According to acting U.S. Attorney Nora D. Dannehy, most mortgage fraud cases involve false representations on mortgage loan applications and inflated property appraisals. In fact, appraisal and mortgage fraud cause an estimated 83% of all mortgages to be legally problematic.
Bank America, Wells Fargo & Co., JP Morgan Chase & Co. and Citigroup Inc – some of the biggest players in the servicing industry – are all facing litigation.
In mid-July, the Federal Trade Commission and the California Attorney General’s Office – in conjunction with the state Real Estate Department and other agencies – jointly announced lawsuits, injunctions and fines against 189 companies across the nation, claiming they deceived troubled homeowners through mortgage modification and foreclosure schemes.
While Taylor, Bean & Whitaker Mortgage Corp. (TB&W), headquartered in Ocala, Florida was attempting to give a capital infusion to Colonial Bank of $300 million, federal and state officials raided both entities. TB&W’s website states they are “… a top 10 national wholesale mortgage lender.” The Wall Street Journal says they are the third-largest underwriter of FHA loans. Colonial Bank is the sixth largest bank in Florida. There relationship was incestuous. TB&W was trying to give Colonial Bank a $300 million capital infusion at the same time that Colonial Bank was a major funder of TB&W.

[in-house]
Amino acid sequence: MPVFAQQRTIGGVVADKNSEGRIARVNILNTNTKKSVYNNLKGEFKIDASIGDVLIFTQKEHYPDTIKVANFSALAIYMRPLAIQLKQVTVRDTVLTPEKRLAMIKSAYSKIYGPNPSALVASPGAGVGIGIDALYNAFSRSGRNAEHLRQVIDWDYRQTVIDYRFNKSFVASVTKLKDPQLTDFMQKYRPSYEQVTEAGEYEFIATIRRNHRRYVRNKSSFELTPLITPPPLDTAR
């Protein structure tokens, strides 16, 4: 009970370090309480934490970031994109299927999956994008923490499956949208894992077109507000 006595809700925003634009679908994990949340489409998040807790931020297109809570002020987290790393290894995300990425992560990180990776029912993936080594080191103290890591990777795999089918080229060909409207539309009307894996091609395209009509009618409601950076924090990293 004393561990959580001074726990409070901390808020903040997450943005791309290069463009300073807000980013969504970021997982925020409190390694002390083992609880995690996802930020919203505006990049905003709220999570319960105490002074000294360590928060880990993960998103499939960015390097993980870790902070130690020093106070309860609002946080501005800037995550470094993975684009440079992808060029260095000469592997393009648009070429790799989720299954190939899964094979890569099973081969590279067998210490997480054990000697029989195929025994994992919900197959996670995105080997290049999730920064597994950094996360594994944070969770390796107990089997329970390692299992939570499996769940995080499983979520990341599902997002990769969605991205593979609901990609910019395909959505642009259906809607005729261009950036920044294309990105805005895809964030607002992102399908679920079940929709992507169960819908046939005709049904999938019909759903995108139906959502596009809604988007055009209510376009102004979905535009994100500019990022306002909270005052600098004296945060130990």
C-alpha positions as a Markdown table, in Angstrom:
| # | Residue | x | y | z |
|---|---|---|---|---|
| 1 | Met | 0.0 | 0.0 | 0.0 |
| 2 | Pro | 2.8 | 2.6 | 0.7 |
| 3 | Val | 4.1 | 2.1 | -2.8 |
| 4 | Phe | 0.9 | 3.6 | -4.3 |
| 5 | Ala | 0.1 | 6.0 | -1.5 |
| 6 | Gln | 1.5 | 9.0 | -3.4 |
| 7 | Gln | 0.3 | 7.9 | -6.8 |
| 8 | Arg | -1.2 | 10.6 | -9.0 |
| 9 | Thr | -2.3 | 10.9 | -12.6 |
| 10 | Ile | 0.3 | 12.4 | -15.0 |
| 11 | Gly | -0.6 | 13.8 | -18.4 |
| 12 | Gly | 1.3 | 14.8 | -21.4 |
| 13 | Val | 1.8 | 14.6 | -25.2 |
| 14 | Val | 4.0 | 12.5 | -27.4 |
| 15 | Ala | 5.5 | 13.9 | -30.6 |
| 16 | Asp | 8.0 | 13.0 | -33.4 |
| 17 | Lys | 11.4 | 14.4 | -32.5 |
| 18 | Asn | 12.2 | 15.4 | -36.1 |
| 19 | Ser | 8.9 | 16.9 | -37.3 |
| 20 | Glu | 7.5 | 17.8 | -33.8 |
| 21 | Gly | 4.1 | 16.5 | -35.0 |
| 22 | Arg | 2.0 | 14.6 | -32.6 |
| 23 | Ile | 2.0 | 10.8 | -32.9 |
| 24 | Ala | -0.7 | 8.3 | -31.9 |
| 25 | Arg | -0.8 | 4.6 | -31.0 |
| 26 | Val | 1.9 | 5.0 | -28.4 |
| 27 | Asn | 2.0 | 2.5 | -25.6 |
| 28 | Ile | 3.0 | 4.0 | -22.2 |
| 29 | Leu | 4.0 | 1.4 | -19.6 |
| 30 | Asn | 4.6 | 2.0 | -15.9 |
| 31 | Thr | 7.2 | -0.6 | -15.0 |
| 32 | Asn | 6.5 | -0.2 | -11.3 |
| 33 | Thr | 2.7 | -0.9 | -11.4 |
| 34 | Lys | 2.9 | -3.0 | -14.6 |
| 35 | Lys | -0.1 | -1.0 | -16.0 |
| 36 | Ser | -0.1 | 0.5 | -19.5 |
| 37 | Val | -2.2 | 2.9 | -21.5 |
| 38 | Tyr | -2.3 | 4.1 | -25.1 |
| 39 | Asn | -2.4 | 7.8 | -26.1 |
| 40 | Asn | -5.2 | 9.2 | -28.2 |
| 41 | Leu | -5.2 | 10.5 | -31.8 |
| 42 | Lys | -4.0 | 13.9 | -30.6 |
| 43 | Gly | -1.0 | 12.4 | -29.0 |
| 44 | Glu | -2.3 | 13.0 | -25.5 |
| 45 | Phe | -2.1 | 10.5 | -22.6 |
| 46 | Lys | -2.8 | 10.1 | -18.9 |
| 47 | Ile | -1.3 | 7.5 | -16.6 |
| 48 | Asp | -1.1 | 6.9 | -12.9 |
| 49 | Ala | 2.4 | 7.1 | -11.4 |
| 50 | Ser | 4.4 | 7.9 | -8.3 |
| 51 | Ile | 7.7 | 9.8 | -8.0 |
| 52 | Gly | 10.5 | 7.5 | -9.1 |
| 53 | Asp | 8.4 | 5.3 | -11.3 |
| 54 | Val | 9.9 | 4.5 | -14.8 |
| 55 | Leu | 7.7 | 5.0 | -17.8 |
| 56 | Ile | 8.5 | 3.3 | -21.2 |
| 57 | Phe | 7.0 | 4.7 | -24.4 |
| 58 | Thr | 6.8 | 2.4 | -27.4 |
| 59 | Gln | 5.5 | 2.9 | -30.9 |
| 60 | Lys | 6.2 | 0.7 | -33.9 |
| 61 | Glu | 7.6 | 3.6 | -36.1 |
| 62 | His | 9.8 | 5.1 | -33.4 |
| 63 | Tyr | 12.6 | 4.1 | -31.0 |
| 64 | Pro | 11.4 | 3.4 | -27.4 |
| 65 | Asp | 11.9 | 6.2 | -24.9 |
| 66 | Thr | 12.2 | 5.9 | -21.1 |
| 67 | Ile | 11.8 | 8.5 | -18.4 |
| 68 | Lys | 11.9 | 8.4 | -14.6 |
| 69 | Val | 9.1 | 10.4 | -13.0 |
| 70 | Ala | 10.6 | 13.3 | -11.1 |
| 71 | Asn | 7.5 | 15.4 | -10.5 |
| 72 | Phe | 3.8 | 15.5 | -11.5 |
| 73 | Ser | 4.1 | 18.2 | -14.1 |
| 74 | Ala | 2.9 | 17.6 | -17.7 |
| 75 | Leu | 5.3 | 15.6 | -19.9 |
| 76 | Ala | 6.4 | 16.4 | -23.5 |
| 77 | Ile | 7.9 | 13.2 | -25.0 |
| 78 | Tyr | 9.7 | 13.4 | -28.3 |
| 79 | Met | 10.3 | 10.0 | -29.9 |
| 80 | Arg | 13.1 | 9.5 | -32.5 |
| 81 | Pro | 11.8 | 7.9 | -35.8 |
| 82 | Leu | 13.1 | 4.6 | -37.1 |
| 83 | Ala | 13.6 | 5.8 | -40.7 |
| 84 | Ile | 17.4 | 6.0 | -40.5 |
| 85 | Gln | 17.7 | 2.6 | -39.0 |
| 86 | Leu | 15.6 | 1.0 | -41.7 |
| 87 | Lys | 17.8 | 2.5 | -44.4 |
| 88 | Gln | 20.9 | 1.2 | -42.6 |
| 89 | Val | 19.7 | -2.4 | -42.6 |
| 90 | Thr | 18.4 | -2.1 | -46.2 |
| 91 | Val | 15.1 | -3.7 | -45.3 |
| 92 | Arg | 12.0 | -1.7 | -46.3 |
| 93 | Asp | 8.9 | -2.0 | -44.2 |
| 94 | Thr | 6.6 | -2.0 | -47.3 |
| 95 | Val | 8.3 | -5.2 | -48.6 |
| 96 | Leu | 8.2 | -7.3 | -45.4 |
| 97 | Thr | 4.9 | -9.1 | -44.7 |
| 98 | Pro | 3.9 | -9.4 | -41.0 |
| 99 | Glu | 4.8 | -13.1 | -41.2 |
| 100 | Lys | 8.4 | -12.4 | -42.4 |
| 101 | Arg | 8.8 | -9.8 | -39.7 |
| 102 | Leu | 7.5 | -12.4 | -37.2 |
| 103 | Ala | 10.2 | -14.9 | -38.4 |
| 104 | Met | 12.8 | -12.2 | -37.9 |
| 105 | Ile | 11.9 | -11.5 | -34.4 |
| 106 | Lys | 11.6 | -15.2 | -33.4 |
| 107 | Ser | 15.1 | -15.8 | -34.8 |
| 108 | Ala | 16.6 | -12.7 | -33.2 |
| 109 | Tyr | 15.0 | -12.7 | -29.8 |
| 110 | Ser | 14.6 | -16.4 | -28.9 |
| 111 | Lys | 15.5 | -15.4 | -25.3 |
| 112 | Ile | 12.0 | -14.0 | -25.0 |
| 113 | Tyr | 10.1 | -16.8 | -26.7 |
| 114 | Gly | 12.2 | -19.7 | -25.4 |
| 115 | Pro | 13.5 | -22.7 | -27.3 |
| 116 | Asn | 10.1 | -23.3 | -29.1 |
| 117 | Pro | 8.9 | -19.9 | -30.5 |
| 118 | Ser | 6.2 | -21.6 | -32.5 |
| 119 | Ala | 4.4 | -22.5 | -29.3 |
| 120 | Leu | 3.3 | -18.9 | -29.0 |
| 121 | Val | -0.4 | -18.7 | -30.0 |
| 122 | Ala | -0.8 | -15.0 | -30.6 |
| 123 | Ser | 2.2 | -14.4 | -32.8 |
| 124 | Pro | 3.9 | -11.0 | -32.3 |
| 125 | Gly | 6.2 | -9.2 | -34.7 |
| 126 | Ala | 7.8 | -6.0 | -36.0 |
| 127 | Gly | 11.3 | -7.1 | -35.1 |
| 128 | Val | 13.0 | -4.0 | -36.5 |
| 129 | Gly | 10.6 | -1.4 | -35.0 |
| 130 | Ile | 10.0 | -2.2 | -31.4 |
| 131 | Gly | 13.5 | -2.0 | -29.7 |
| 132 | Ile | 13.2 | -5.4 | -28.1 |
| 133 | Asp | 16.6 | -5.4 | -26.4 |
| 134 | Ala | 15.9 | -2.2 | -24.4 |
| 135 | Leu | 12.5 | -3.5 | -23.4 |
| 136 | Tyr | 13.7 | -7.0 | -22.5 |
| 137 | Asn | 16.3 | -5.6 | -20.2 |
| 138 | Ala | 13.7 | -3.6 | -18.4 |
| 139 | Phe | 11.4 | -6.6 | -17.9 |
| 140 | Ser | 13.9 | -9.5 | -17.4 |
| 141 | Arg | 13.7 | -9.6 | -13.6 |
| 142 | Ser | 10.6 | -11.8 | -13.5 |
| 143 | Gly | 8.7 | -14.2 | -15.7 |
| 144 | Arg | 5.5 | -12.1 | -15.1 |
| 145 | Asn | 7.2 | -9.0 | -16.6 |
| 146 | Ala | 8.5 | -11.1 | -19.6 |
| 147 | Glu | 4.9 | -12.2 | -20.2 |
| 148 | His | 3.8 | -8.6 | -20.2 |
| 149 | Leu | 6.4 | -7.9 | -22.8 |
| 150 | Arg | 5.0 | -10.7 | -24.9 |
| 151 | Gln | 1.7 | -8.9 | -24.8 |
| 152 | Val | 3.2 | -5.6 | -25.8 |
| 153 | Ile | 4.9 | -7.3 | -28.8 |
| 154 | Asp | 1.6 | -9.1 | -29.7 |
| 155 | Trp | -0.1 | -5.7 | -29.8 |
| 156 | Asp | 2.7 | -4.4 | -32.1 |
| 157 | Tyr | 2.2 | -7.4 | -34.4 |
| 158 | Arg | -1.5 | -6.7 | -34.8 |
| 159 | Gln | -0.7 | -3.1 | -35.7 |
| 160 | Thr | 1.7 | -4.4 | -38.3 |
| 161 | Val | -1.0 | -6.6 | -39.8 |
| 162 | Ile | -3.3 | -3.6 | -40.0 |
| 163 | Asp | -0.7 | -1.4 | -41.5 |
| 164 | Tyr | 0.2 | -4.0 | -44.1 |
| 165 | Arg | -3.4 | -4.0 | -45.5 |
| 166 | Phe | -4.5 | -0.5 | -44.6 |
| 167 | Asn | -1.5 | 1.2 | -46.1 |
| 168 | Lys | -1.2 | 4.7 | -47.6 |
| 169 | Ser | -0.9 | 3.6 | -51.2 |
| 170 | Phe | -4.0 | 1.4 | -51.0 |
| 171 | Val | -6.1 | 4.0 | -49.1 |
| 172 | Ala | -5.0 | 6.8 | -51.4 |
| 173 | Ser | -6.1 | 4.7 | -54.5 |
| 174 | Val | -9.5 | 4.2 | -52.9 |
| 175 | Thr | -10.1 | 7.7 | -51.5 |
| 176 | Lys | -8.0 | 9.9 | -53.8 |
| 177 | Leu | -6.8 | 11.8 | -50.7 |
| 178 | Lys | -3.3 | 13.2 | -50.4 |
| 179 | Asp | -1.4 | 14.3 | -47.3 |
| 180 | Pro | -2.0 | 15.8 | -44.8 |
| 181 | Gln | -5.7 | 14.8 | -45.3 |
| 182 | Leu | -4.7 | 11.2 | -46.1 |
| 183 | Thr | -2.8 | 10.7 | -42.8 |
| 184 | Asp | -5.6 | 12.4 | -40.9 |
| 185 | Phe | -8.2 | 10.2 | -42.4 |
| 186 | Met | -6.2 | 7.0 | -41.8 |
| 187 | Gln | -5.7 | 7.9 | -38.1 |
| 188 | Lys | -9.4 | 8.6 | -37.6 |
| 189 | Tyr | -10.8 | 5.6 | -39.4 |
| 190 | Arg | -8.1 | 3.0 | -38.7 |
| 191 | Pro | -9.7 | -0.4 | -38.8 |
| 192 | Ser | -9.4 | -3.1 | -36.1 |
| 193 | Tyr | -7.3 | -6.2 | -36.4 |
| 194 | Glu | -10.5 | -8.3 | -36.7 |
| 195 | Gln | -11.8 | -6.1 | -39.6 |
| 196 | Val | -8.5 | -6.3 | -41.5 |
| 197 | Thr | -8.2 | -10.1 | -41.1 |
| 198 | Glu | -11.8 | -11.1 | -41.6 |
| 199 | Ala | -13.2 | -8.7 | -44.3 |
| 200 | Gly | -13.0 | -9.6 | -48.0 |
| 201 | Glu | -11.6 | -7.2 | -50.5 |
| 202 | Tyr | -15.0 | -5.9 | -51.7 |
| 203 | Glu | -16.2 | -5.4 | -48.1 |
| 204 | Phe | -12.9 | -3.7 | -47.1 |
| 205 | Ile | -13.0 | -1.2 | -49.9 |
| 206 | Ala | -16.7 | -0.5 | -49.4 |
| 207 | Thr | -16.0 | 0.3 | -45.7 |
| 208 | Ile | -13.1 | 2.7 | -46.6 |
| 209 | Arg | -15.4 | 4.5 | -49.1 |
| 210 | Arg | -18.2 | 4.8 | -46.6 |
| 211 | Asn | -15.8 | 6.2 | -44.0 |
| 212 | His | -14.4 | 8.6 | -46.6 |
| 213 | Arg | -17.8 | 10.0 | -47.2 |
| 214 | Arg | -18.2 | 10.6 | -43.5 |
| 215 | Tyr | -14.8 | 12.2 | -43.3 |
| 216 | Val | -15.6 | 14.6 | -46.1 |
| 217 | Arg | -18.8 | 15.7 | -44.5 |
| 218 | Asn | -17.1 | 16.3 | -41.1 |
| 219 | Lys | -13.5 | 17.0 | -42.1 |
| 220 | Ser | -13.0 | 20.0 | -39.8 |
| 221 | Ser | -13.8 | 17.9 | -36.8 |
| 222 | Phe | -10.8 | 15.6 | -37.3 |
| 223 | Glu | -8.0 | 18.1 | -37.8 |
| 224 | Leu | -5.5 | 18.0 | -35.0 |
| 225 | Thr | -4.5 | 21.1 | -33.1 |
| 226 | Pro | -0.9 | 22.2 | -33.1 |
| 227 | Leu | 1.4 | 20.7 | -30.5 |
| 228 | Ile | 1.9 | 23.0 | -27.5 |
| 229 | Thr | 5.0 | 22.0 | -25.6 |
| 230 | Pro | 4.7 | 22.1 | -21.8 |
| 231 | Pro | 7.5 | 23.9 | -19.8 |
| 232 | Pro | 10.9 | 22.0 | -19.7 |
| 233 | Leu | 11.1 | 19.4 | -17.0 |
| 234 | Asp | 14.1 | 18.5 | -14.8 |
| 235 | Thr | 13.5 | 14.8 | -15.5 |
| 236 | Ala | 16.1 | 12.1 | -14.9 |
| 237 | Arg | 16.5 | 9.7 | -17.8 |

Los Angeles County Department of Consumer Affairs director Pastor Herrera, Jr. noted that fraudulent foreclosure prevention services were so bad and rampant that the category could top the list of consumer complaints for 2009.
Governor Pat Quinn of Illinois recently signed a mortgage scam defense bill that offers better consumer protection to those who are in search of home loans.
According to the Mortgage Asset Research Institute, the states with the most significant mortgage fraud problems in 2008 were Rhode Island, Florida, Illinois, Georgia, Maryland, New York, Michigan, California, Missouri and Colorado (in that order). Florida is the mortgage fraud’s epicenter and hypocenter. According to my conversations with anonymous sources at the U. S. Attorney’s office, Rhode Island’s position as first is an anomaly. Unfortunately, Florida is dubiously first.
Mortgage fraud may be pandemic and not just epidemic. It is pervasive in our society. As previously stated, Congress has devoted $522 million to prosecute mortgage fraud. The city, state and federal governments have devoted tremendous resources to fight mortgage fraud. It has brought down top companies and banks in America. It has changed the way that people act and think for the next generation.